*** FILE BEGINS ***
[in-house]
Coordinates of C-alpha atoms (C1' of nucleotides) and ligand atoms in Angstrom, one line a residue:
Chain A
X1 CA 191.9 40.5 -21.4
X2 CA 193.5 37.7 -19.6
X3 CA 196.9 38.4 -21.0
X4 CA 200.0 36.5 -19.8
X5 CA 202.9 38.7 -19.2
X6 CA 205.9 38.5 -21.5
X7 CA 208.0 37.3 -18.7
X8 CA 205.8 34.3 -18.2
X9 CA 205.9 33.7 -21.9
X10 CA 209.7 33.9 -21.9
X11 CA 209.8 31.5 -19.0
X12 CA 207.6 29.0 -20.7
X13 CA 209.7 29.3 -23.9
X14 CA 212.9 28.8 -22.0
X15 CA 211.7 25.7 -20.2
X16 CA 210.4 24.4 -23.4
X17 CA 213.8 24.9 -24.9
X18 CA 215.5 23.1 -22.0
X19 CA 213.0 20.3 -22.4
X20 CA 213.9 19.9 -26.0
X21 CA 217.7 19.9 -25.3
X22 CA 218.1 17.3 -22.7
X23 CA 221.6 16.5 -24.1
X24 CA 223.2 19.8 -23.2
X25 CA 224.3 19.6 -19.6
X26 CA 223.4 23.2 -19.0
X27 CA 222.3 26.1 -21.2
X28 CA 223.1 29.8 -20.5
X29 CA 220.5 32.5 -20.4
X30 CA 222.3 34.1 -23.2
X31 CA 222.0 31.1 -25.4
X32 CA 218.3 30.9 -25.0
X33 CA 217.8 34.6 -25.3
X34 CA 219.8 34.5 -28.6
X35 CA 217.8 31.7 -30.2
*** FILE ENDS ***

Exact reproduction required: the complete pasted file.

[in-house]
Coordinates of C-alpha atoms (C1' of nucleotides) and ligand atoms in Angstrom, one line a residue:
Chain A
X1 CA 191.9 40.5 -21.4
X2 CA 193.5 37.7 -19.6
X3 CA 196.9 38.4 -21.0
X4 CA 200.0 36.5 -19.8
X5 CA 202.9 38.7 -19.2
X6 CA 205.9 38.5 -21.5
X7 CA 208.0 37.3 -18.7
X8 CA 205.8 34.3 -18.2
X9 CA 205.9 33.7 -21.9
X10 CA 209.7 33.9 -21.9
X11 CA 209.8 31.5 -19.0
X12 CA 207.6 29.0 -20.7
X13 CA 209.7 29.3 -23.9
X14 CA 212.9 28.8 -22.0
X15 CA 211.7 25.7 -20.2
X16 CA 210.4 24.4 -23.4
X17 CA 213.8 24.9 -24.9
X18 CA 215.5 23.1 -22.0
X19 CA 213.0 20.3 -22.4
X20 CA 213.9 19.9 -26.0
X21 CA 217.7 19.9 -25.3
X22 CA 218.1 17.3 -22.7
X23 CA 221.6 16.5 -24.1
X24 CA 223.2 19.8 -23.2
X25 CA 224.3 19.6 -19.6
X26 CA 223.4 23.2 -19.0
X27 CA 222.3 26.1 -21.2
X28 CA 223.1 29.8 -20.5
X29 CA 220.5 32.5 -20.4
X30 CA 222.3 34.1 -23.2
X31 CA 222.0 31.1 -25.4
X32 CA 218.3 30.9 -25.0
X33 CA 217.8 34.6 -25.3
X34 CA 219.8 34.5 -28.6
X35 CA 217.8 31.7 -30.2